Governments "are not waiting [on the federal government] to protect their communities," he said, but they could do a lot more if those federal funds were available.

That's something Shelby Slater, director of homeland security and emergency management coordinator for the city of Detroit, would agree with.

Emergency services in Detroit operate on different wireless systems. The city has purchased the rights to use the 800 MHz spectrum and is developing a system based on that spectrum, which would be deployable by all services and would allow them to talk with one another.

But Slater is faced with a May 2003 deadline to show the spectrum is being utilized. Otherwise, the city will lose the rights to those frequencies.

"We need to identify funding sources now that would allow us to improve our wireless systems," he said. "We need between $50 million and $60 million, and money is tight, so we are looking to federal grants and earmarks from the state legislature."

In April, Mayor Kwame Kilpatrick announced a 10-point action plan — one of the first in the country — that also proposes such things as closer links among currently stand-alone city government systems to allow for better data mining, upgrading of the Enhanced 911 and nonemergency phone systems, and a comprehensive emergency response strategy.

While Detroit is a border city, giving it particular concerns in addition to the "normal" security considerations of a sizable city, Baltimore Mayor Martin O'Malley describes his city as more typical in terms of the vulnerabilities it faces. Officials there have been moving ahead on several fronts.

For example, Baltimore officials formalized a statewide security intelligence network by working with other law enforcement agencies and created a Web-based system to provide real-time reporting from hospitals, ambulances and school attendance and to track such occurrences as uncommon use of over-the-counter medicine.

The city also has used its geographic information system to expand a bio-alert system, using it daily to track things such as calls about respiratory ailments. And officials have scheduled real-time, computer simulation exercises of emergencies so that they can more clearly see where the weaknesses are in the city's defenses.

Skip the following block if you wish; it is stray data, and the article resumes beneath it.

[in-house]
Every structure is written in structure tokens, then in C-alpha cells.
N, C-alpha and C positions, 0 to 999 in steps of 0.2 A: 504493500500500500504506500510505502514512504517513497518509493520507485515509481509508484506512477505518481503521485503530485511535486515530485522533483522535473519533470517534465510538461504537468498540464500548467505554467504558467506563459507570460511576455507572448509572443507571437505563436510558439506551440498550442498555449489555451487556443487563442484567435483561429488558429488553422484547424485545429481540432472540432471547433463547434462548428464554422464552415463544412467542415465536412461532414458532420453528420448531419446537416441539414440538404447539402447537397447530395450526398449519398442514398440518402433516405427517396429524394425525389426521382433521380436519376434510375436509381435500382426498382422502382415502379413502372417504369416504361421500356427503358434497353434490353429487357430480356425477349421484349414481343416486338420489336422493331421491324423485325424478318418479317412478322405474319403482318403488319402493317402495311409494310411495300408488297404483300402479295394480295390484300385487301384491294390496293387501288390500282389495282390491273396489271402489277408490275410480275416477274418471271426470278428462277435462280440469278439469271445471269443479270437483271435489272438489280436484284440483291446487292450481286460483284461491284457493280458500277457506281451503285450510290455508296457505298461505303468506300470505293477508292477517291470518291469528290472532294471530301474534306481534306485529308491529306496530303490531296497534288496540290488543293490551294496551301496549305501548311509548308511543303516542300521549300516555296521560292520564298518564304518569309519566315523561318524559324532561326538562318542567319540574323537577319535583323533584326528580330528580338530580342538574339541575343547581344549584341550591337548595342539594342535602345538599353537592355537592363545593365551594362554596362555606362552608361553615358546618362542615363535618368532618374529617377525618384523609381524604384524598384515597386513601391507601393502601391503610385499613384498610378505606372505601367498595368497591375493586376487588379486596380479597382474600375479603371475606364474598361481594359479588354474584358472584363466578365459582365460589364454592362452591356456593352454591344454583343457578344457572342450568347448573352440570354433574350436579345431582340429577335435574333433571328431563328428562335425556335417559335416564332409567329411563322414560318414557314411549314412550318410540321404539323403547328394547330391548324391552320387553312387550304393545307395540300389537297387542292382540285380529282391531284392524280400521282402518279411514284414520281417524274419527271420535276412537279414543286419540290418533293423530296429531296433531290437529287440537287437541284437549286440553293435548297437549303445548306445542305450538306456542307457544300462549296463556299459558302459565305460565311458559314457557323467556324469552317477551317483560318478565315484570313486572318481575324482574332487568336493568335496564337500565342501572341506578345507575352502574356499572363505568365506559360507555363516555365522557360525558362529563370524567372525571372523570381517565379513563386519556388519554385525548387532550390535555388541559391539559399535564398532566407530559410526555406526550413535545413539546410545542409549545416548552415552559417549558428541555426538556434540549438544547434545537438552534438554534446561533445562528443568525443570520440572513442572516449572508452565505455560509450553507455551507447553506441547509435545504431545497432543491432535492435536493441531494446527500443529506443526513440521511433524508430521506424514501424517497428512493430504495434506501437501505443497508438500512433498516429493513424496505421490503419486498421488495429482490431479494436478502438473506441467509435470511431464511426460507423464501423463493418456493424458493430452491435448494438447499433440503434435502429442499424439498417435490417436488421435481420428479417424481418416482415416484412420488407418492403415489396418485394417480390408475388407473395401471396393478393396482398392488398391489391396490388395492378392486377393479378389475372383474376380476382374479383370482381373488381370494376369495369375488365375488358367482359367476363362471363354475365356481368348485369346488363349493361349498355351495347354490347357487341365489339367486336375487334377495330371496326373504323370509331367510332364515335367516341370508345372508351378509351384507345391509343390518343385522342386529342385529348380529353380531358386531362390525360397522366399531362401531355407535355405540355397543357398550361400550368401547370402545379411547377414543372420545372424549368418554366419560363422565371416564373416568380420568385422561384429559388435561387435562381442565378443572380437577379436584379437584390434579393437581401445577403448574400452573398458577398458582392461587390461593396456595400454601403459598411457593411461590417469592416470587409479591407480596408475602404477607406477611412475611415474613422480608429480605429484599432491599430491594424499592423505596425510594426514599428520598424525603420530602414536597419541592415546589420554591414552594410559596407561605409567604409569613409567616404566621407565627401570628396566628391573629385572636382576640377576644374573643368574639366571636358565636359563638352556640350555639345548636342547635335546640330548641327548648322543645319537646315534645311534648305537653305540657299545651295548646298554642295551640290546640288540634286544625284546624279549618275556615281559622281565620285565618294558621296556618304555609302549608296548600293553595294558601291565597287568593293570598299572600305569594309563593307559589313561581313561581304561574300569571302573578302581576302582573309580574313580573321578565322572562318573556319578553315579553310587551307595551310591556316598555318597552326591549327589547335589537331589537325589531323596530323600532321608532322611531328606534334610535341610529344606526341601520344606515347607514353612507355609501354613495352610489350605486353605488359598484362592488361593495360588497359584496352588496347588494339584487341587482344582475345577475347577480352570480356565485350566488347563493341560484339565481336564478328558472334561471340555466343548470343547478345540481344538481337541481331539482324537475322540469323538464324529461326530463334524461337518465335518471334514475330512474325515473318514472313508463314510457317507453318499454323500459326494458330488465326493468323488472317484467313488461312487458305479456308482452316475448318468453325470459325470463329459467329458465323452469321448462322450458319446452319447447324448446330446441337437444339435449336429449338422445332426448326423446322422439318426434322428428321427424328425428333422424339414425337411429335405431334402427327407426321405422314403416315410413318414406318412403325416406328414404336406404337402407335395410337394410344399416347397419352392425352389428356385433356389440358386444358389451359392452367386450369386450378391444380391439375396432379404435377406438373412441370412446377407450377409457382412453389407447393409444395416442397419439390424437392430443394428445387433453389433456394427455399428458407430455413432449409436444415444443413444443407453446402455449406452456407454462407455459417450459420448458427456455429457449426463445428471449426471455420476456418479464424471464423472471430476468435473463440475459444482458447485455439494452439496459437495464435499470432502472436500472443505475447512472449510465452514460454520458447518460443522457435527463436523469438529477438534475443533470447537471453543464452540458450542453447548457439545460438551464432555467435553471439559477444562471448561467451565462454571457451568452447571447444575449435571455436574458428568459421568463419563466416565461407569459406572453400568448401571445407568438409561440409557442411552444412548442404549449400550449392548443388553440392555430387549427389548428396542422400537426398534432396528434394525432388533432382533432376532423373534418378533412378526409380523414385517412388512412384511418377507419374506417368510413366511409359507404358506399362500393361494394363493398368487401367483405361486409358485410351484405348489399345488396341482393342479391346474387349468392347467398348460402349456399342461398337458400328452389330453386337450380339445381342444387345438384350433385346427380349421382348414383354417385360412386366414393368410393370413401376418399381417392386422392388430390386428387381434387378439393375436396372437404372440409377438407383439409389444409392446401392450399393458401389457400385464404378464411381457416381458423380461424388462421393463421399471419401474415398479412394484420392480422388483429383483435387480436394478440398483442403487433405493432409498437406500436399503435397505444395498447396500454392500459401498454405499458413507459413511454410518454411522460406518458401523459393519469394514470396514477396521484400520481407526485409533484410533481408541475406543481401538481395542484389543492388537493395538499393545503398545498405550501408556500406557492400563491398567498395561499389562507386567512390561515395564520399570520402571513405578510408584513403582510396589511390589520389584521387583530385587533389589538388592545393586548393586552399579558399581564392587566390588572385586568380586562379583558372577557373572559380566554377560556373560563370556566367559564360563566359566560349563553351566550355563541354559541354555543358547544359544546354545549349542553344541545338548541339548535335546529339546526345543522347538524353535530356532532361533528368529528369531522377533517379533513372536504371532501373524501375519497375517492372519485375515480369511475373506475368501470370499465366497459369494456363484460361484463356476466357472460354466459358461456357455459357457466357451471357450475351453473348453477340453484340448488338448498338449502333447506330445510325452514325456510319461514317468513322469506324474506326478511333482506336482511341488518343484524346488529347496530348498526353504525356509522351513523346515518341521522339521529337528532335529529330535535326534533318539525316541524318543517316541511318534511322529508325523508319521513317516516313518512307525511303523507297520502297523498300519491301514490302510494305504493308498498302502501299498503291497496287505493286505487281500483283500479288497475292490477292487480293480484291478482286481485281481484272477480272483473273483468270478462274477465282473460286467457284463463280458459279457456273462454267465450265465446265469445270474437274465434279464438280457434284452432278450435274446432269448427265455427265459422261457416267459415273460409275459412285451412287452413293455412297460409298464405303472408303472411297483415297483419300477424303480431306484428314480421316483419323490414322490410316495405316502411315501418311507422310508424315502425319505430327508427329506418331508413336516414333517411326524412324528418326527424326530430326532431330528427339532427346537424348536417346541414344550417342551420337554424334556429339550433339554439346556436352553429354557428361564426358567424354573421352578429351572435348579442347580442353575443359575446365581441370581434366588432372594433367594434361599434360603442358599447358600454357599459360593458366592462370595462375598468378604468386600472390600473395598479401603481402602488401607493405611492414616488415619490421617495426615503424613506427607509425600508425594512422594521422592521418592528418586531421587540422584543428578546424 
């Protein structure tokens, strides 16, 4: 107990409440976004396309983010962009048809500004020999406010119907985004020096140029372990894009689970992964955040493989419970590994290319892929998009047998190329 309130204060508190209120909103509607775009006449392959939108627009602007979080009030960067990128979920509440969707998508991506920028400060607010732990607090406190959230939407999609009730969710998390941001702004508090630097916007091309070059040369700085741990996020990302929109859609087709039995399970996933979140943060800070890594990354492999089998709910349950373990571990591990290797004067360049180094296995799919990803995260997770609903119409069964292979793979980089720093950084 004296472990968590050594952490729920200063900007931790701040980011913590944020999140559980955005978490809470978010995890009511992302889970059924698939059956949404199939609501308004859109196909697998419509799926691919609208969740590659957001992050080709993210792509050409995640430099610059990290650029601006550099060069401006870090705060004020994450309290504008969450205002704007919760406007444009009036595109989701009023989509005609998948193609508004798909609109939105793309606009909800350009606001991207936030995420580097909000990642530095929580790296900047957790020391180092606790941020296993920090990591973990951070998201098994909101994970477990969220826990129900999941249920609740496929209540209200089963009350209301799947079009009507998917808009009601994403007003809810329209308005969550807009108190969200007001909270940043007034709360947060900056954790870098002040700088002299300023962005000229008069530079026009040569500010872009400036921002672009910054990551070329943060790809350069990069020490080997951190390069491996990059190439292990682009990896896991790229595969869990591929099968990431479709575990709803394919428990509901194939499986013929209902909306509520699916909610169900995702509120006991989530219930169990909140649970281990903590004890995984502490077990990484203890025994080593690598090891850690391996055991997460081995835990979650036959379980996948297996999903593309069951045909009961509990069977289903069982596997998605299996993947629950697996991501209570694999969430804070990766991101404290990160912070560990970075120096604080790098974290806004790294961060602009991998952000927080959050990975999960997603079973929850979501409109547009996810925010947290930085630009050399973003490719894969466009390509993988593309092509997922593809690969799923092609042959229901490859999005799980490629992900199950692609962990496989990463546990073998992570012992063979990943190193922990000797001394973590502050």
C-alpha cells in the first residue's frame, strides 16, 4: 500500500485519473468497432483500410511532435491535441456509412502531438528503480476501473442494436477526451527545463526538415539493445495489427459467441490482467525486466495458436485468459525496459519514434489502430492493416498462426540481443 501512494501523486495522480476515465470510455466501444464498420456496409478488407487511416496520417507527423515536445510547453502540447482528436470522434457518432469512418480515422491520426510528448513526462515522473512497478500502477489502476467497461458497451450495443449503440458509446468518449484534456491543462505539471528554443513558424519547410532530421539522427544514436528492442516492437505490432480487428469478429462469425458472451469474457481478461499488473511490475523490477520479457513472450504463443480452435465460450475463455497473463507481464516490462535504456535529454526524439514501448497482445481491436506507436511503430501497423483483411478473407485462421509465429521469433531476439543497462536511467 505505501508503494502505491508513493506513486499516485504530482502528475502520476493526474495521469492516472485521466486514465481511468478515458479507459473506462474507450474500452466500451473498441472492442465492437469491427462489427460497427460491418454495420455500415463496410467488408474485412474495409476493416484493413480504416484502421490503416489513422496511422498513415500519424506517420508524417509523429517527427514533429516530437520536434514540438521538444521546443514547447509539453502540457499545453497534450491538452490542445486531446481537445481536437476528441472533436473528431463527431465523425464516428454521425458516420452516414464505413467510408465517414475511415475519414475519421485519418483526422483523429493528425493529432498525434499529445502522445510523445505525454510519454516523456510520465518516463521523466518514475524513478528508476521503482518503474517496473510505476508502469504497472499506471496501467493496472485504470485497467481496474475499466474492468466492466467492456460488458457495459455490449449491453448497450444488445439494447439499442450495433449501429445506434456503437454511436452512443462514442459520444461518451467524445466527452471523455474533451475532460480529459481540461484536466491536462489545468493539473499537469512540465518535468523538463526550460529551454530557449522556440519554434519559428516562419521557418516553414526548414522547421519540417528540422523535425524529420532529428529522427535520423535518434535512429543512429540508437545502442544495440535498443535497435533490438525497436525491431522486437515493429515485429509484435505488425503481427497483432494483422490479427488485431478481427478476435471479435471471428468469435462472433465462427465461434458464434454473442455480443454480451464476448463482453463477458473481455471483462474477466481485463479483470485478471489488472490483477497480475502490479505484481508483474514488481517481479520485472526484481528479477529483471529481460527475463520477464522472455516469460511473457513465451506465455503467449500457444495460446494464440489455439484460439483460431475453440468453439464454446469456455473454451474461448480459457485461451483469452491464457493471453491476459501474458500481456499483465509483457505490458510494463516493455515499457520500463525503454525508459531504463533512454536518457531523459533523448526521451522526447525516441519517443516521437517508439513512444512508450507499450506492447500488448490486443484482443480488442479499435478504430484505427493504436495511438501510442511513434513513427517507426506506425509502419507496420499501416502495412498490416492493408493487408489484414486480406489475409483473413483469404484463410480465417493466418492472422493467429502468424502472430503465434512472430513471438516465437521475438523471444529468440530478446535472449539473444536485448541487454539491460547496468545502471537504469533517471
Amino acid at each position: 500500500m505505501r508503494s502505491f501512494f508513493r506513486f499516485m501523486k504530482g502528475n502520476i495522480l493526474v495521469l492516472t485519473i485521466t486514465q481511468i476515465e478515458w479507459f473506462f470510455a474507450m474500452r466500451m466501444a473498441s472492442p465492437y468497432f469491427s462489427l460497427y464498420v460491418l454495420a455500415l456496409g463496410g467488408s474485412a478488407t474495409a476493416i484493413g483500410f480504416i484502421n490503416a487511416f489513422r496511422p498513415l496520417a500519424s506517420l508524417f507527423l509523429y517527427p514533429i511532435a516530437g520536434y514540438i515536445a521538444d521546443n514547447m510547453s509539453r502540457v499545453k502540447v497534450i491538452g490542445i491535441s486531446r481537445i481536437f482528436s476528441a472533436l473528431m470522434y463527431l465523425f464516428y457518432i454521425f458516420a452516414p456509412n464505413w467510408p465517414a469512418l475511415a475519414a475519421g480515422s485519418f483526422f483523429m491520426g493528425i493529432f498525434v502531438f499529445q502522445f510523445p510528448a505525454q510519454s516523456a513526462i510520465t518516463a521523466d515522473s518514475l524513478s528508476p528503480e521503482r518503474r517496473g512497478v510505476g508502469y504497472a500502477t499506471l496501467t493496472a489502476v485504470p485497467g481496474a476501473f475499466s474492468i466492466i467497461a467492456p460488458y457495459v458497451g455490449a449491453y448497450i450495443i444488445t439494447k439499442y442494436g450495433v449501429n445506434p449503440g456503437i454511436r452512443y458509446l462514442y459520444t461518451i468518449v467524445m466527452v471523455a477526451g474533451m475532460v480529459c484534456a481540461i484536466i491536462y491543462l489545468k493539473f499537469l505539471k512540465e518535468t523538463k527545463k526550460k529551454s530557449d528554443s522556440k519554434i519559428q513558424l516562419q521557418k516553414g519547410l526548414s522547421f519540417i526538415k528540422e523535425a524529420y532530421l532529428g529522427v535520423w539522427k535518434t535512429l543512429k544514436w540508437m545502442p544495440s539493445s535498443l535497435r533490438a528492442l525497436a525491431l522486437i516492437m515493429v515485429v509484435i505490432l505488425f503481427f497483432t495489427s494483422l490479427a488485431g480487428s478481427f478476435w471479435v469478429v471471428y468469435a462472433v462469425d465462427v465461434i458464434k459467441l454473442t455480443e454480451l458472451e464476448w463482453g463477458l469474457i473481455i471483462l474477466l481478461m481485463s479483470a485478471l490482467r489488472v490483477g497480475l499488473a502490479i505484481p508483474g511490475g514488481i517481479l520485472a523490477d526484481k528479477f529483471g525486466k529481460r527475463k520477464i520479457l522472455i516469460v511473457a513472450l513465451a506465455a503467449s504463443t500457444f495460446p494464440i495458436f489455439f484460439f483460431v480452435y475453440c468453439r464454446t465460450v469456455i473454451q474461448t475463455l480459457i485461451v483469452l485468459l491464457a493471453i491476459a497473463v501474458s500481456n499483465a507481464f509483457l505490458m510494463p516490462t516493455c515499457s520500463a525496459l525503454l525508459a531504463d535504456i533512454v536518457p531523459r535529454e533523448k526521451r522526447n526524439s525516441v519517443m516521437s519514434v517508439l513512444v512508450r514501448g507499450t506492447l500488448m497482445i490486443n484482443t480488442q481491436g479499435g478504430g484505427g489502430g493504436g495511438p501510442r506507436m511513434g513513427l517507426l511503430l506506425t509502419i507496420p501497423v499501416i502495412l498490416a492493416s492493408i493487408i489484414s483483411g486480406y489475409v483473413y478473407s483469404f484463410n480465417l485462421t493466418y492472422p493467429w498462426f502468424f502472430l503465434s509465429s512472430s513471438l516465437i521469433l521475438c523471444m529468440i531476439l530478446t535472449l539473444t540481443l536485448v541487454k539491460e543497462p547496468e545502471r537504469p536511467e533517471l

"We are doing that with our own money," said Aaron Greenfield, a special city solicitor with the mayor's office. "In the year since the Sept. 11 incidents, we spent $8 million to improve our security, with an additional capital improvement cost of $24 million to improve our water resources. We could certainly do more, however, if we had the money."

That's true even in states with long histories of handling major emergencies, such as California.

Soon after the Sept. 11 incidents, the state built the California Anti-Terrorism Information Center to collect and share relevant information among all of its law enforcement agencies. The center swaps information with terrorism "early warning groups" that cover major population areas in the state, as well as with FBI joint terrorism task forces.

On the technical side, the state is focusing on ensuring voice and data interoperability across the various networks that crisscross the state.

Florida, another state that has had to handle many major disasters, has reacted similarly by dividing the state among seven Regional Domestic Security Task Forces, each of which have responsibility for training and coordinating emergency response in its region. Government workers developed a statewide information system to integrate and analyze data and share that among the task forces.